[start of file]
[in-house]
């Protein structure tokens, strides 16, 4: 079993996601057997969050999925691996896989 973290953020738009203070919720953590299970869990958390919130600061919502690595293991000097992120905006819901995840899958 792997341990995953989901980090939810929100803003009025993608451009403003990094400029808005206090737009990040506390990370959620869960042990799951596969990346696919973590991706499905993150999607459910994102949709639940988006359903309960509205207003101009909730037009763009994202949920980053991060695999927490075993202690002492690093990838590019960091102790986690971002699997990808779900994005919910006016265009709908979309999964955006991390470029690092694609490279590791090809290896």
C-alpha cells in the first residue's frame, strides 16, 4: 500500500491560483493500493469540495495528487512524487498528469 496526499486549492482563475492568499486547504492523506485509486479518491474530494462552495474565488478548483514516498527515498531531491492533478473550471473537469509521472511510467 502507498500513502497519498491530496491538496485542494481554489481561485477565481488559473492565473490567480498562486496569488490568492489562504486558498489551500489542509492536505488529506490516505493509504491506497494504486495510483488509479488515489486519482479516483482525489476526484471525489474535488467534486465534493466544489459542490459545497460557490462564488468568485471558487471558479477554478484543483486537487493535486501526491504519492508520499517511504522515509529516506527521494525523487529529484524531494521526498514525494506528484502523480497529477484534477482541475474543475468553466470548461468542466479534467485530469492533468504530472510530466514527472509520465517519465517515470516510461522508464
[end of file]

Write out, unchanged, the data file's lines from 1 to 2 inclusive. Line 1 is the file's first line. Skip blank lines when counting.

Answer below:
[in-house]
């Protein structure tokens, strides 16, 4: 079993996601057997969050999925691996896989 973290953020738009203070919720953590299970869990958390919130600061919502690595293991000097992120905006819901995840899958 792997341990995953989901980090939810929100803003009025993608451009403003990094400029808005206090737009990040506390990370959620869960042990799951596969990346696919973590991706499905993150999607459910994102949709639940988006359903309960509205207003101009909730037009763009994202949920980053991060695999927490075993202690002492690093990838590019960091102790986690971002699997990808779900994005919910006016265009709908979309999964955006991390470029690092694609490279590791090809290896």